Macon County, Alabama
Macon County is a county located in east-central Alabama. Macon County was established on December 18, 1832. The county was named is in honor of Nathaniel Macon, a member of the United States Senate from North Carolina. Macon County was developed for cotton plantation agriculture in the nineteenth century, and it falls within the Black Belt Region. Macon County adjoins Bullock, Elmore, Lee, Montgomery, Russell, and Tallapoosa Counties. Macon County’s seat and largest city is Tuskegee.
For thousands of years, Macon County was inhabited by varying cultures of indigenous people. The Native American tribes encountered by European explorers were the Creeks, descendants of the Mississippian culture. Macon County was created from land ceded by the Creek, following the United States Congress' passage of the Indian Removal Act of 1830. The first settlers were European Americans. The native Creek were forcibly removed to Indian Territory west of the Mississippi River. The new white settlers brought slaves with them from eastern areas of the southern United States, or purchased them in slave markets, such as those in New Orleans. They developed Macon County for large plantations.
Mostly rural and with high rates of poverty, Macon County has a majority African American population, many of whom were descendants of slaves who worked on the cotton plantations before the Civil War. In the 2004 U.S. Presidential Election, Macon County had the third-highest number of voters in the state of Alabama for Democratic Senator John Kerry. Macon County was also the setting of the 1974 movie, Macon County Line.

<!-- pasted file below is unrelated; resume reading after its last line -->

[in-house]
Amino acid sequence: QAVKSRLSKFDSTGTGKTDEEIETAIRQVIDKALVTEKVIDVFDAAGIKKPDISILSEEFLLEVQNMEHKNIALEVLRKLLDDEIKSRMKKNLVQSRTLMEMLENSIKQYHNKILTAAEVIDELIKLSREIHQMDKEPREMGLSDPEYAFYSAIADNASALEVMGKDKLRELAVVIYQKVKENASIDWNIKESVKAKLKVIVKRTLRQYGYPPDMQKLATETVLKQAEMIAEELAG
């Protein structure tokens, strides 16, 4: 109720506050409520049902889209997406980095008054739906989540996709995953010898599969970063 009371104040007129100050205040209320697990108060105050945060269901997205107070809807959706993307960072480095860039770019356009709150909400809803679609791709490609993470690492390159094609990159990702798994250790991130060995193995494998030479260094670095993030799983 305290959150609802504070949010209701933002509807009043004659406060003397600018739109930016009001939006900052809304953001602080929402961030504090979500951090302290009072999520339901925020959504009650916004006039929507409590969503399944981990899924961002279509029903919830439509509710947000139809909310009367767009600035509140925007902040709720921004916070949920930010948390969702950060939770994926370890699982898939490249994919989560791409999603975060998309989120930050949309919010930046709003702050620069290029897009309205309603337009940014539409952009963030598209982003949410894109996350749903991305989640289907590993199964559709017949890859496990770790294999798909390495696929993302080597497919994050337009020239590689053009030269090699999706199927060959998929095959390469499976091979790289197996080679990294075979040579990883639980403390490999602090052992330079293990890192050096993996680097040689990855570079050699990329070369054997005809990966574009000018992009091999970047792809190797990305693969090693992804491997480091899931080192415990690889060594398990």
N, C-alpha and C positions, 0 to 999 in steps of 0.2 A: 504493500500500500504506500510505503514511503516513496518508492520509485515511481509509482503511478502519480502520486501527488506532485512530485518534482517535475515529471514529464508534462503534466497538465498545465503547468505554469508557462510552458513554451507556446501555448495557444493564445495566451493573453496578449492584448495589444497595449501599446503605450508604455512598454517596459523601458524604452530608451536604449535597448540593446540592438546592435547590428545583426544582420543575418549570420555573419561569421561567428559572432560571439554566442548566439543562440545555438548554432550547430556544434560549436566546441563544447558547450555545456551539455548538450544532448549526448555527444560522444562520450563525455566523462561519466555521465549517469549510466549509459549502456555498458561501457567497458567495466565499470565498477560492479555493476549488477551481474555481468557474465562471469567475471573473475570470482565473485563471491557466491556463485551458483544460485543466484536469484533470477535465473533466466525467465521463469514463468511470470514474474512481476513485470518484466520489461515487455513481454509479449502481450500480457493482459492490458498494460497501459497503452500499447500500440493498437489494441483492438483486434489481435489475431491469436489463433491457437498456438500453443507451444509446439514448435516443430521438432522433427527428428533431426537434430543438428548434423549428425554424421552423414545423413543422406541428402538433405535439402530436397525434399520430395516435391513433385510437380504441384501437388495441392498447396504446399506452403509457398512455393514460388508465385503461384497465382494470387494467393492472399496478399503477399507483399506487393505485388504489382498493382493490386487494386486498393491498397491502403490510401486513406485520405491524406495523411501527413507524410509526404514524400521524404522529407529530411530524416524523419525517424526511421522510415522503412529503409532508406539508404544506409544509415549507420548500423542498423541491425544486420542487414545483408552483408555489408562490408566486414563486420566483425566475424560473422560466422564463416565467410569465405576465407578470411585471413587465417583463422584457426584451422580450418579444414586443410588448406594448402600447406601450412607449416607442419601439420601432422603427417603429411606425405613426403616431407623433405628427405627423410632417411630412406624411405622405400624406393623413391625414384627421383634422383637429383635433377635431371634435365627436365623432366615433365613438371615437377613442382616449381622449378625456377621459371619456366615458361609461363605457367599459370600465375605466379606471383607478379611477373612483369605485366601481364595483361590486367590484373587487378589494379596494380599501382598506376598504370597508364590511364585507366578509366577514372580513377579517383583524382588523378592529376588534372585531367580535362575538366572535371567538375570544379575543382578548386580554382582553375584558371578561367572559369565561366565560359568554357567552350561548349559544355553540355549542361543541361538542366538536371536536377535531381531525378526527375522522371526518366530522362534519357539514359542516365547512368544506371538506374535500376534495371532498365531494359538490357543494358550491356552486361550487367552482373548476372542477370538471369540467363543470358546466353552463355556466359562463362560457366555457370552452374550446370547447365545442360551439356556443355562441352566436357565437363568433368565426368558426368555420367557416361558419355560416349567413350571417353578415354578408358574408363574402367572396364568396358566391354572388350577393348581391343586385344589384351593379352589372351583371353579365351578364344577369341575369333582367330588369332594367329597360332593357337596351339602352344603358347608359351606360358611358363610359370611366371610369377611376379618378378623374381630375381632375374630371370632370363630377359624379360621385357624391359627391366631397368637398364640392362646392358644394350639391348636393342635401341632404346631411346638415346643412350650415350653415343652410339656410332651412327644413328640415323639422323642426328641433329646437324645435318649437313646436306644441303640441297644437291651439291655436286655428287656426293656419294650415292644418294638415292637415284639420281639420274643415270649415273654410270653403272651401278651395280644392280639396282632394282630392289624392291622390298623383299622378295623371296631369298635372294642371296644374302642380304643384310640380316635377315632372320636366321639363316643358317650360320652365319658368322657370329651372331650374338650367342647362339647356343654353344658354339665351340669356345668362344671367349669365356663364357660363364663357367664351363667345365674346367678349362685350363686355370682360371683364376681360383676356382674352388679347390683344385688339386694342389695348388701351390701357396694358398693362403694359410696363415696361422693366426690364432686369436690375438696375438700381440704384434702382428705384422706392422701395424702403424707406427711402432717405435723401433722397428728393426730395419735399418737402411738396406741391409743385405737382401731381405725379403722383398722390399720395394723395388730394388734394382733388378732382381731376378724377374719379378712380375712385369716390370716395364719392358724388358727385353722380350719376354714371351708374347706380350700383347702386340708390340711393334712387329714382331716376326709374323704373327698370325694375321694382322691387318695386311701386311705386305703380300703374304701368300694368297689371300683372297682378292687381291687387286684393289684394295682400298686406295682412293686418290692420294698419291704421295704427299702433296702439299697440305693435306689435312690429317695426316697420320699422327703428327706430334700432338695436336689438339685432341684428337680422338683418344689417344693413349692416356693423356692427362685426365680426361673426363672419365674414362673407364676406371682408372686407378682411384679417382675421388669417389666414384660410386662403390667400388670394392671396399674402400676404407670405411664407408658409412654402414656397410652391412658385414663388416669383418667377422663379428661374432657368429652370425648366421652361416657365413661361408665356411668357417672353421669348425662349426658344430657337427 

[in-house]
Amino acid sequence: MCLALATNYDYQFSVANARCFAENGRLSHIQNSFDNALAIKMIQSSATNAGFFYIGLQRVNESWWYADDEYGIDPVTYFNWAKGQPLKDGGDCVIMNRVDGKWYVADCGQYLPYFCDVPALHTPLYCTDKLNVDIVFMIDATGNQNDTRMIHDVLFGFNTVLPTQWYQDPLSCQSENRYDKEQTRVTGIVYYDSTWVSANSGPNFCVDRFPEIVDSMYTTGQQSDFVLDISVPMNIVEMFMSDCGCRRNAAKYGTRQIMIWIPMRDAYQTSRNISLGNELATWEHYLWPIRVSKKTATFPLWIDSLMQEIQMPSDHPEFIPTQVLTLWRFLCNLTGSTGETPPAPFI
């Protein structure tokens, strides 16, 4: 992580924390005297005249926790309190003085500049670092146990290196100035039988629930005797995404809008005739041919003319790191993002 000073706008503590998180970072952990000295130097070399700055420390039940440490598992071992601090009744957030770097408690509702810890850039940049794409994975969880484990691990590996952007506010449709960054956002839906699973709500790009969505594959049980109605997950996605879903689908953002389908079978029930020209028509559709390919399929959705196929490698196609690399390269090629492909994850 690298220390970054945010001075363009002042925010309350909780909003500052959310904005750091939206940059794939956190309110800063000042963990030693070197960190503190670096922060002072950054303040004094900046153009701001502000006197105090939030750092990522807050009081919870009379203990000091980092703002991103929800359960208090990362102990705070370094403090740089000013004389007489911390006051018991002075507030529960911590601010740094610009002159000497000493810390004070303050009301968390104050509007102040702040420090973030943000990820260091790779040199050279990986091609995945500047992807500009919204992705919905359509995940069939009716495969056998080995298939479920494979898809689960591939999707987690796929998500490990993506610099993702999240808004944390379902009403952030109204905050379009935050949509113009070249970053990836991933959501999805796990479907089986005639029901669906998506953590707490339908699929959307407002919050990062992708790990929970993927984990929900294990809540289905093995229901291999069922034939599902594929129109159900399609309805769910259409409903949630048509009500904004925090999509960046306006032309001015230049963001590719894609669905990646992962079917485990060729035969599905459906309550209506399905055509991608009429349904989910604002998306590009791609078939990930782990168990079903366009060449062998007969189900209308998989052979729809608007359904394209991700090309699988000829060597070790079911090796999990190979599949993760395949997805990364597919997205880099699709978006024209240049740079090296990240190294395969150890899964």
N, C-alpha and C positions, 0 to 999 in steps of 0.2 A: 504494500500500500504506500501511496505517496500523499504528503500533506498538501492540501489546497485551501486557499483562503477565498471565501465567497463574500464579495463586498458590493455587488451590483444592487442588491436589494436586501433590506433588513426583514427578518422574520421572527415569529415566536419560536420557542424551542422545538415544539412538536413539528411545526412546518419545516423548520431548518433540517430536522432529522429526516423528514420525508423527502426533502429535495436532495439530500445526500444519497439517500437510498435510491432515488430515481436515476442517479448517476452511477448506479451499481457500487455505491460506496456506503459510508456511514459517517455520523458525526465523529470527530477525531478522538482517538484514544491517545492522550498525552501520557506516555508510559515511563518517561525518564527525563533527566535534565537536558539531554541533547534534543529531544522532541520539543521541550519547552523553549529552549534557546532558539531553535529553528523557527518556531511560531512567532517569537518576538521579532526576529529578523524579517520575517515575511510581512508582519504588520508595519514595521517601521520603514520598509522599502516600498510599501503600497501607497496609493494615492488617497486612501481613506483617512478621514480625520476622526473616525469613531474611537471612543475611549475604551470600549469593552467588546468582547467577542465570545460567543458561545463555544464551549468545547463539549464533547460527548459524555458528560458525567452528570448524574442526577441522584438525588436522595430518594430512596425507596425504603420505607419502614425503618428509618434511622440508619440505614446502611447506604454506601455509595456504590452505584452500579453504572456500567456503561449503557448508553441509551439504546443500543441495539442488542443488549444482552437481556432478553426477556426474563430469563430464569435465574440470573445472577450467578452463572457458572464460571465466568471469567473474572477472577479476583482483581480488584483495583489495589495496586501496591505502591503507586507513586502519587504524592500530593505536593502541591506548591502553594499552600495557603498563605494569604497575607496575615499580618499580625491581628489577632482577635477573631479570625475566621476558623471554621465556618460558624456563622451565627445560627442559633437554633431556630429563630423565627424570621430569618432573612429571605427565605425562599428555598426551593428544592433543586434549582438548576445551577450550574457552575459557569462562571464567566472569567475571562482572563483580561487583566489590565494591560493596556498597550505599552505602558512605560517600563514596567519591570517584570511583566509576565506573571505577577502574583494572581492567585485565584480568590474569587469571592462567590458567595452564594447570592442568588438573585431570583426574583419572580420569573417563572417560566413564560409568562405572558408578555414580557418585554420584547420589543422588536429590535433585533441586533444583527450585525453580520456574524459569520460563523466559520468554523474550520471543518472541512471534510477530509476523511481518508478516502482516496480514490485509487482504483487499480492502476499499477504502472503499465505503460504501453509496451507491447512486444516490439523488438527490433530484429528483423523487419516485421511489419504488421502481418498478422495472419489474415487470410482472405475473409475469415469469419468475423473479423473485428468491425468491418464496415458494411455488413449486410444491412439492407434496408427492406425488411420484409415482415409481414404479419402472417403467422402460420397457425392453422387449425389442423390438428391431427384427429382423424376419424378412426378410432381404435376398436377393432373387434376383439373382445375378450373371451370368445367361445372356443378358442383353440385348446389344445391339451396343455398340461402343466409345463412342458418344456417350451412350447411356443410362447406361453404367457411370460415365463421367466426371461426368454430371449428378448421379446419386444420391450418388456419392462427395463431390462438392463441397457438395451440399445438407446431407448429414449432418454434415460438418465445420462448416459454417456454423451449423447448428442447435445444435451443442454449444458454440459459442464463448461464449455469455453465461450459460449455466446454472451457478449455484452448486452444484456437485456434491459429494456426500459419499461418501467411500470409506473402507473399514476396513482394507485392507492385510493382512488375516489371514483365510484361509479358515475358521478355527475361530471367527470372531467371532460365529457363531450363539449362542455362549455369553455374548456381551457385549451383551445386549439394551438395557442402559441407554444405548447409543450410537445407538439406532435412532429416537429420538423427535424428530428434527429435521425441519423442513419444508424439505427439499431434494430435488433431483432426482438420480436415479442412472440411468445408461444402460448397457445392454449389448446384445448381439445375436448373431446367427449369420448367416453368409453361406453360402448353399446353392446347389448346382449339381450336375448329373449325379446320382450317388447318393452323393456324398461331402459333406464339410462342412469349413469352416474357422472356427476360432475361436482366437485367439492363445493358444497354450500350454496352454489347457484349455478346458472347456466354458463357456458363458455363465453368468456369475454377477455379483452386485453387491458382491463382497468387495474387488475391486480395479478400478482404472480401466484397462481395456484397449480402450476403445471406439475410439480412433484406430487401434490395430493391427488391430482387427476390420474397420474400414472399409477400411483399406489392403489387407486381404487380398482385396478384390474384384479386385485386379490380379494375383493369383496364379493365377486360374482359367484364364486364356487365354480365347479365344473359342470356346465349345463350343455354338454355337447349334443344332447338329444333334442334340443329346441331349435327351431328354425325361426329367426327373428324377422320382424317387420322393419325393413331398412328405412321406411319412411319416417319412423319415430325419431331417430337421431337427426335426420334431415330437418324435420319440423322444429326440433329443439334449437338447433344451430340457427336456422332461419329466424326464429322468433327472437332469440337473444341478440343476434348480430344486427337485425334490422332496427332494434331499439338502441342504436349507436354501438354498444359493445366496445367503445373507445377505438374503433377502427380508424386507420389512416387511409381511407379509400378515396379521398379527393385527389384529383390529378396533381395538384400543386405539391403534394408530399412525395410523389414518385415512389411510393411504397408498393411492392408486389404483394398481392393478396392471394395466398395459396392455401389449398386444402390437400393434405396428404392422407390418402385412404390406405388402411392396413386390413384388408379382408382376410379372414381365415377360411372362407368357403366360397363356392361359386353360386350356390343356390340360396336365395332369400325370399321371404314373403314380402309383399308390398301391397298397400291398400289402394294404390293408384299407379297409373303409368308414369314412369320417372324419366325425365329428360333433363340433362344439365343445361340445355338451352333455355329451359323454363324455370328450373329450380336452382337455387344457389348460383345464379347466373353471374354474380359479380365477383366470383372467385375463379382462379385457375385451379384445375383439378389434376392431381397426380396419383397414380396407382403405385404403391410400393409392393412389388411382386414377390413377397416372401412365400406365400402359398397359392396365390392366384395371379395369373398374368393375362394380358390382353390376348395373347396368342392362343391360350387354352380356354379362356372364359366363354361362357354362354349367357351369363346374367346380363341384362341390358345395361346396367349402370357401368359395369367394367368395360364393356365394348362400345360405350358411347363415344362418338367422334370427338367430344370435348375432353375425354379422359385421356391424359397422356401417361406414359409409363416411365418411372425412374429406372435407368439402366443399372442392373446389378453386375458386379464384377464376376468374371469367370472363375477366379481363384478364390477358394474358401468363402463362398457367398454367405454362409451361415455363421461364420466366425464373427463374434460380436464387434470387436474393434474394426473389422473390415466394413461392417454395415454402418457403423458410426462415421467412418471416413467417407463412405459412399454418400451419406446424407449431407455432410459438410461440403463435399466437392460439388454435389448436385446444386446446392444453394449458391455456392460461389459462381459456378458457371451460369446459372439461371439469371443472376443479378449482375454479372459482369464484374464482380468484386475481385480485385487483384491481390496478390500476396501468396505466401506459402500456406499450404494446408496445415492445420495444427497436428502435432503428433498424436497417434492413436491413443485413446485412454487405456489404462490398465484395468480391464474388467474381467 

Macon County is home to the famous Tuskegee University, a historically black college. Macon County is also the home of the word renowned Tuskegee Airmen, the training site of which is still known as Moton field. Also, Macon County prides itself as being home to Tuskegee National Forest, Tuskegee Lake, the Tuskegee Human and Civil Rights Museum. Macon County is also home to Victoryland Greyhound Park. Macon County was also the home of renowned scientist, George Washington Carver.
The population of Macon County, as reported in the 2010 census, was approximately 21,542. Based on the census, the racial composition was 82.6 percent black or African American, 15.5 percent white, 1.1 percent Hispanic, 1.1 percent as two or more races, 0.4 percent Asian, and 0.1 percent Native American.
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